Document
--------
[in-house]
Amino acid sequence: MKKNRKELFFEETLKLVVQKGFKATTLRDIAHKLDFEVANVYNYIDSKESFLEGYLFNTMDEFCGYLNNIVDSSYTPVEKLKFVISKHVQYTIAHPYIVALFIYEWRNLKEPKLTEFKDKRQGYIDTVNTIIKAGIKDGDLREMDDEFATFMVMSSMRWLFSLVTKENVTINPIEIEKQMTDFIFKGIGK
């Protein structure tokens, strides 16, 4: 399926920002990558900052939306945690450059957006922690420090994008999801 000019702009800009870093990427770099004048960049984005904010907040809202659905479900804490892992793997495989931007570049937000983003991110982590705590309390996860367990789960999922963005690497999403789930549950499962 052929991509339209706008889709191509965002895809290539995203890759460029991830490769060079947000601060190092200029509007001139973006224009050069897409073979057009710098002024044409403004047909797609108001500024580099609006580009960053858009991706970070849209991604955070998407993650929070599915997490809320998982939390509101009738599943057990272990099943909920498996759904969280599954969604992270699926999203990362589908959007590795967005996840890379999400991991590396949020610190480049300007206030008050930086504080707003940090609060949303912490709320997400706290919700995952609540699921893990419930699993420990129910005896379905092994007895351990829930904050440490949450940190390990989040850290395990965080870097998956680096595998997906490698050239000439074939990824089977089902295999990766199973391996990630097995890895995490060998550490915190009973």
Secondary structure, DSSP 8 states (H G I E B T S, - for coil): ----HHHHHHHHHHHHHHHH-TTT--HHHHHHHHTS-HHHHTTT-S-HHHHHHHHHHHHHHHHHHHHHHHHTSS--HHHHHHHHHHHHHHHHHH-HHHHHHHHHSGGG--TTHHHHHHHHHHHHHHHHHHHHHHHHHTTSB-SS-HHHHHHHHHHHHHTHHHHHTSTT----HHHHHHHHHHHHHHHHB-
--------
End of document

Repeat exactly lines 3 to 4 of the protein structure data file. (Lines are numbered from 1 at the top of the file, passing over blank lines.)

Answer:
């Protein structure tokens, strides 16, 4: 399926920002990558900052939306945690450059957006922690420090994008999801 000019702009800009870093990427770099004048960049984005904010907040809202659905479900804490892992793997495989931007570049937000983003991110982590705590309390996860367990789960999922963005690497999403789930549950499962 052929991509339209706008889709191509965002895809290539995203890759460029991830490769060079947000601060190092200029509007001139973006224009050069897409073979057009710098002024044409403004047909797609108001500024580099609006580009960053858009991706970070849209991604955070998407993650929070599915997490809320998982939390509101009738599943057990272990099943909920498996759904969280599954969604992270699926999203990362589908959007590795967005996840890379999400991991590396949020610190480049300007206030008050930086504080707003940090609060949303912490709320997400706290919700995952609540699921893990419930699993420990129910005896379905092994007895351990829930904050440490949450940190390990989040850290395990965080870097998956680096595998997906490698050239000439074939990824089977089902295999990766199973391996990630097995890895995490060998550490915190009973």
Secondary structure, DSSP 8 states (H G I E B T S, - for coil): ----HHHHHHHHHHHHHHHH-TTT--HHHHHHHHTS-HHHHTTT-S-HHHHHHHHHHHHHHHHHHHHHHHHTSS--HHHHHHHHHHHHHHHHHH-HHHHHHHHHSGGG--TTHHHHHHHHHHHHHHHHHHHHHHHHHTTSB-SS-HHHHHHHHHHHHHTHHHHHTSTT----HHHHHHHHHHHHHHHHB-